Parts of this have been removed to the Museum, but on the outside corners of Temple 22 (same as Structure 22) are supernatural witz (mountain) masks, representing the various forms of the God Yax Hal Witznal, or First True Mountain of Creation, which have been compared artistically to the witz monsters found on the corners of Stela B. Access to these are limited, but the southwestern corner is easily viewed. Otherwise go to the museum and see the reconstruction there. Temple 22 covers over part of the Los Jaguares Tunnel, and so covers over at least part of prior Copan Temple or Burial construction. This was completed by Ruler 13, Waxaklajun Ubaah K'awiil around the 20 year of his accession to rule. See also Temple 22, Sculptured Doorway
As one climbs up stairs from the East Court to the top of Structure 22, there are at first becomes a labyrinth of finely carved corners and benches that are obviously ceremonial and sacred in purpose. Inside, there are skulls of the underworld below the platform as it enters a door. Access is restricted to the very inner sanctum of Temple 22, but it's worth poking one's camera lense around the corner to see the details of the beautiful temple door. The benches were completed in time for Ruler 13, Waxaklajun Ubaah K'awiil's, 20th anniversary of accession to power. The Peabody and British Museums each have taken the original Maize God sculptures found Temple 22. The blocks seen at the temple are reproductions, since the originals have been reassembled in the Copan Museum at exhibit #39. See also Temple 22, Witz Corners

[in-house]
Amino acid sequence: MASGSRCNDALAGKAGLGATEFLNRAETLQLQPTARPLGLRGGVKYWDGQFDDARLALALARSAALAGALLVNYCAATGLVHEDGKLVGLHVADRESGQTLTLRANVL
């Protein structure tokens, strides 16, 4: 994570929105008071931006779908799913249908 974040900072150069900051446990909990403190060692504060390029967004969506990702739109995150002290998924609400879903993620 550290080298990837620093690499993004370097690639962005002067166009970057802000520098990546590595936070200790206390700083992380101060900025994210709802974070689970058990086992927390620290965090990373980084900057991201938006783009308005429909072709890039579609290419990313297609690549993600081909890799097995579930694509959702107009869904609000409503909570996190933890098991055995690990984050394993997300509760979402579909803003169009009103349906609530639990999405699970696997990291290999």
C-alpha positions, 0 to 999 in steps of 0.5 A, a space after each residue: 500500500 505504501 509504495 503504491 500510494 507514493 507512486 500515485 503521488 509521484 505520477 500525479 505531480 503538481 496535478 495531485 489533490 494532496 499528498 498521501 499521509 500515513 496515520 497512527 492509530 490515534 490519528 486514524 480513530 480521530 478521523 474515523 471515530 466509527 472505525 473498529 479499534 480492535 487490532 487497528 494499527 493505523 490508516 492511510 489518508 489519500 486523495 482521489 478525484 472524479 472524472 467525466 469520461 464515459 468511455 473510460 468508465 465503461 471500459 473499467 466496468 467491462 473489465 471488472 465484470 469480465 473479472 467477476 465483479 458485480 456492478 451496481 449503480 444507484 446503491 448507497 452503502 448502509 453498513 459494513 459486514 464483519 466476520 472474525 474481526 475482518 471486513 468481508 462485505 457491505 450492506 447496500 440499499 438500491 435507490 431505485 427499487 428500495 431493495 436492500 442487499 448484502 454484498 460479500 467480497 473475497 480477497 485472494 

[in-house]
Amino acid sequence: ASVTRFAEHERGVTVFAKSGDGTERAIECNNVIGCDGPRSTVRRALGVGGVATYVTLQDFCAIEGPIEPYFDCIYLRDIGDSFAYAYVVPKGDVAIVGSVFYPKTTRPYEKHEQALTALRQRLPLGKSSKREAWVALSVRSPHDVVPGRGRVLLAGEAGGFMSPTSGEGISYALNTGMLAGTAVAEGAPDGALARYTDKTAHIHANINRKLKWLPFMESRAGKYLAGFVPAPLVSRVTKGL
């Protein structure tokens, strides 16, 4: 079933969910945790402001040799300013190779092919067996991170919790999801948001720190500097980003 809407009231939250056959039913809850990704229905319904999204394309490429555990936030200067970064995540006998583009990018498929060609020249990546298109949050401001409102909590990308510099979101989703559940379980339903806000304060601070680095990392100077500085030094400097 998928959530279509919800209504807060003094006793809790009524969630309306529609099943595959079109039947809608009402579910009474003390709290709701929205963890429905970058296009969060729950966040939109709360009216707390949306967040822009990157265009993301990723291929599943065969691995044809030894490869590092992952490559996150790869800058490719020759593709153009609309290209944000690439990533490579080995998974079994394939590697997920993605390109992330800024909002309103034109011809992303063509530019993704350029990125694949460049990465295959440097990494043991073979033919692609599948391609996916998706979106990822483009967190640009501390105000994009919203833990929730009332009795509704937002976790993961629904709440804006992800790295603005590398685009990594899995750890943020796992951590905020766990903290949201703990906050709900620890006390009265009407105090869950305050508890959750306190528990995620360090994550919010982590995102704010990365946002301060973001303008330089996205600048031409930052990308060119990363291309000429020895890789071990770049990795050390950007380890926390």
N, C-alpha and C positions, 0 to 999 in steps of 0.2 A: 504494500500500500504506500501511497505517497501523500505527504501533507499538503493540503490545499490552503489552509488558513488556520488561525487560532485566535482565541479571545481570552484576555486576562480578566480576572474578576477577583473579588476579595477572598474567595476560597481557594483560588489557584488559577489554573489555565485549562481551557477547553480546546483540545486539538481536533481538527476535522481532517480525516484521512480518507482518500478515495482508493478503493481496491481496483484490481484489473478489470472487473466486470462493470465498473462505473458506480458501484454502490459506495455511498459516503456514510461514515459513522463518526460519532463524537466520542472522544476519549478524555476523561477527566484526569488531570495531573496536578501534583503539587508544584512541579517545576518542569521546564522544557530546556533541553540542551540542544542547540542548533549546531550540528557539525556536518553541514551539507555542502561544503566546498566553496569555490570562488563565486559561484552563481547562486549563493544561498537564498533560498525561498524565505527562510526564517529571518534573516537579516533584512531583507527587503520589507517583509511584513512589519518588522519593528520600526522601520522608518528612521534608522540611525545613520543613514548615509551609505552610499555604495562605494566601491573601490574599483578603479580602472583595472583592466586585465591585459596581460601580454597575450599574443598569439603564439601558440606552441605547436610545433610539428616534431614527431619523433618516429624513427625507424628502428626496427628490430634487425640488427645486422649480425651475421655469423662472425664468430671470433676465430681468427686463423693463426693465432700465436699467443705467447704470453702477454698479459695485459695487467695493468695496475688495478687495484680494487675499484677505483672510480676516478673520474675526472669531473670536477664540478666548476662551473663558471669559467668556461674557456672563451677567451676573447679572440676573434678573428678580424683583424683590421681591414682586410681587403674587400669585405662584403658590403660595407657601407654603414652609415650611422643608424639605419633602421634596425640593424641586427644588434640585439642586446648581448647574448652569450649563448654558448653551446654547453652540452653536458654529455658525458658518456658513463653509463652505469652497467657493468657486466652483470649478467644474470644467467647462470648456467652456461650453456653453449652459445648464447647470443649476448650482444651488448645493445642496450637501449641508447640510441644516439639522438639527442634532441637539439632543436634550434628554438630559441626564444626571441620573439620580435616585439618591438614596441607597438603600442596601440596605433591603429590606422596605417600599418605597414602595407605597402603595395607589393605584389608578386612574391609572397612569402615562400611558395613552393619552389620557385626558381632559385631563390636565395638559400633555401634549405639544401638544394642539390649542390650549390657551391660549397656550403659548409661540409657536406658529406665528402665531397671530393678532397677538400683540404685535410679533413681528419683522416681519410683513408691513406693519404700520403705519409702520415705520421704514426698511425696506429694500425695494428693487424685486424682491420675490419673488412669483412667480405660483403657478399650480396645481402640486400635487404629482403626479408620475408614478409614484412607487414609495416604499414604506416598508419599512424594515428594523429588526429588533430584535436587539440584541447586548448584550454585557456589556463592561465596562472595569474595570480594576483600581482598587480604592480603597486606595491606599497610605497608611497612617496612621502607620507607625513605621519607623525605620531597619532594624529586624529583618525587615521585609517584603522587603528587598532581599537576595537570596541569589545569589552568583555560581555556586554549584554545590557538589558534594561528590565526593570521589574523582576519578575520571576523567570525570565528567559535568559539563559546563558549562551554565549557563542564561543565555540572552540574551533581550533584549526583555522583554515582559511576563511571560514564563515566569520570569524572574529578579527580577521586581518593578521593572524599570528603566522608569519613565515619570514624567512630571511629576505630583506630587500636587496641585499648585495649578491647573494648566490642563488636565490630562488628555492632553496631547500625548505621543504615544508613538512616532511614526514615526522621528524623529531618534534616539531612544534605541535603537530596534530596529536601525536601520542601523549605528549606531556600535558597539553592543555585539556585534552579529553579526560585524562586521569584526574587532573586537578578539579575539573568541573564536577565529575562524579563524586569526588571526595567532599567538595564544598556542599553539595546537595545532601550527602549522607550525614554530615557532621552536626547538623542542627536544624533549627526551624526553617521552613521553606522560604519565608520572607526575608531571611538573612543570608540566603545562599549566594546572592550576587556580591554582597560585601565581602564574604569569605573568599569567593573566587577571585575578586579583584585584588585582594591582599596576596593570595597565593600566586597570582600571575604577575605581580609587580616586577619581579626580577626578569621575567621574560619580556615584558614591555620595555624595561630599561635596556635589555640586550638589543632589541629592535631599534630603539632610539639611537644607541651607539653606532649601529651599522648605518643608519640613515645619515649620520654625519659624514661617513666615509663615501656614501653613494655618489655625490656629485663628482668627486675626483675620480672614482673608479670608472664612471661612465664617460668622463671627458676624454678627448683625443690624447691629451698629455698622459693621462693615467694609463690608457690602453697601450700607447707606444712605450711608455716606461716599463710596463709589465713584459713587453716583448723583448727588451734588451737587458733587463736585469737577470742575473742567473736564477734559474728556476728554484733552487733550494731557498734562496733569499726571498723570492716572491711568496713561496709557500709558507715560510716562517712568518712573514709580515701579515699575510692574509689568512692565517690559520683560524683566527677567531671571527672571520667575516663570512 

Commissioned by Ruler 13, Waxaklajuun Ub'aah K'awiil, in 731AD, the style of this stele is described as being quite different in that the ruler appears to be standing in a cave, and is thus portrayed as a mountain. The edges of the statue has supernatural witz monsters that are also featured on the Witz Corners of Temple 22 at the top, a feature that is recreated in the museum display #41. Overall the art here is a further tribute to the complexity of Mayan cosmology as well as to one of the most productive Copan kings.